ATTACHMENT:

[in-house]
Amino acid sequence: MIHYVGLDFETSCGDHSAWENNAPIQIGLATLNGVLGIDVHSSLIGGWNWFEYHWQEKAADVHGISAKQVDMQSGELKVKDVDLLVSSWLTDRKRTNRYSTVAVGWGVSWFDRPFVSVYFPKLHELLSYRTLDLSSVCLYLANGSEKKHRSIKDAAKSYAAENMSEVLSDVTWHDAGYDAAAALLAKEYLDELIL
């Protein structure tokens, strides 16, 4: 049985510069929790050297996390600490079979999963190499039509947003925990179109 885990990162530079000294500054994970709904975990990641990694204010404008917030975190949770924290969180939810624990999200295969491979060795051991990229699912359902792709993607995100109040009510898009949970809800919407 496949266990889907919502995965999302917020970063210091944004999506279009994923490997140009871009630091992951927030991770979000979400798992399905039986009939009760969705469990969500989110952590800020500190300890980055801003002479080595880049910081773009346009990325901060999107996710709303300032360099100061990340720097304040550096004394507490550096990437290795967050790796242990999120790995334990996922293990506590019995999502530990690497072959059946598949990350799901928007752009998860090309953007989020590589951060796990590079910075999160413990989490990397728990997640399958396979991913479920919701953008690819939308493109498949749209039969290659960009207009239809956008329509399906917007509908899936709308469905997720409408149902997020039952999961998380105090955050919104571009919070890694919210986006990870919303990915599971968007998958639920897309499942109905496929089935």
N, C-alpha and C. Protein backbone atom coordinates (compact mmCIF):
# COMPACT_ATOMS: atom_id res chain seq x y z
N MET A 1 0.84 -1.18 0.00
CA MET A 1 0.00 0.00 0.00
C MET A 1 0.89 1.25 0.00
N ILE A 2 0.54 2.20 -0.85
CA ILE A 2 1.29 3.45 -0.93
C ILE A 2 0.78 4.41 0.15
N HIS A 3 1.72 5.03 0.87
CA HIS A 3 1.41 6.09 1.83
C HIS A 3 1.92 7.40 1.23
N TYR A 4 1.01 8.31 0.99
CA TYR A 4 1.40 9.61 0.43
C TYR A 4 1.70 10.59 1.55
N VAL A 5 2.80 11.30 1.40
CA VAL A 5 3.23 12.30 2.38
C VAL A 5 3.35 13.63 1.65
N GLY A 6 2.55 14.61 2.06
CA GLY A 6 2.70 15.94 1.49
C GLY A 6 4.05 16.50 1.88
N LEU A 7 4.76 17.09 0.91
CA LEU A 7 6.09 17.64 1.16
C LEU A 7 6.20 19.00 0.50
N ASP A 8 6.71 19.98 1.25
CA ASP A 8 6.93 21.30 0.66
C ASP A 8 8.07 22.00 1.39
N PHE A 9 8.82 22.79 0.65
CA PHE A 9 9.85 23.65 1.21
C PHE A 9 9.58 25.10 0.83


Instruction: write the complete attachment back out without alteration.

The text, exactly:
[in-house]
Amino acid sequence: MIHYVGLDFETSCGDHSAWENNAPIQIGLATLNGVLGIDVHSSLIGGWNWFEYHWQEKAADVHGISAKQVDMQSGELKVKDVDLLVSSWLTDRKRTNRYSTVAVGWGVSWFDRPFVSVYFPKLHELLSYRTLDLSSVCLYLANGSEKKHRSIKDAAKSYAAENMSEVLSDVTWHDAGYDAAAALLAKEYLDELIL
């Protein structure tokens, strides 16, 4: 049985510069929790050297996390600490079979999963190499039509947003925990179109 885990990162530079000294500054994970709904975990990641990694204010404008917030975190949770924290969180939810624990999200295969491979060795051991990229699912359902792709993607995100109040009510898009949970809800919407 496949266990889907919502995965999302917020970063210091944004999506279009994923490997140009871009630091992951927030991770979000979400798992399905039986009939009760969705469990969500989110952590800020500190300890980055801003002479080595880049910081773009346009990325901060999107996710709303300032360099100061990340720097304040550096004394507490550096990437290795967050790796242990999120790995334990996922293990506590019995999502530990690497072959059946598949990350799901928007752009998860090309953007989020590589951060796990590079910075999160413990989490990397728990997640399958396979991913479920919701953008690819939308493109498949749209039969290659960009207009239809956008329509399906917007509908899936709308469905997720409408149902997020039952999961998380105090955050919104571009919070890694919210986006990870919303990915599971968007998958639920897309499942109905496929089935």
N, C-alpha and C. Protein backbone atom coordinates (compact mmCIF):
# COMPACT_ATOMS: atom_id res chain seq x y z
N MET A 1 0.84 -1.18 0.00
CA MET A 1 0.00 0.00 0.00
C MET A 1 0.89 1.25 0.00
N ILE A 2 0.54 2.20 -0.85
CA ILE A 2 1.29 3.45 -0.93
C ILE A 2 0.78 4.41 0.15
N HIS A 3 1.72 5.03 0.87
CA HIS A 3 1.41 6.09 1.83
C HIS A 3 1.92 7.40 1.23
N TYR A 4 1.01 8.31 0.99
CA TYR A 4 1.40 9.61 0.43
C TYR A 4 1.70 10.59 1.55
N VAL A 5 2.80 11.30 1.40
CA VAL A 5 3.23 12.30 2.38
C VAL A 5 3.35 13.63 1.65
N GLY A 6 2.55 14.61 2.06
CA GLY A 6 2.70 15.94 1.49
C GLY A 6 4.05 16.50 1.88
N LEU A 7 4.76 17.09 0.91
CA LEU A 7 6.09 17.64 1.16
C LEU A 7 6.20 19.00 0.50
N ASP A 8 6.71 19.98 1.25
CA ASP A 8 6.93 21.30 0.66
C ASP A 8 8.07 22.00 1.39
N PHE A 9 8.82 22.79 0.65
CA PHE A 9 9.85 23.65 1.21
C PHE A 9 9.58 25.10 0.83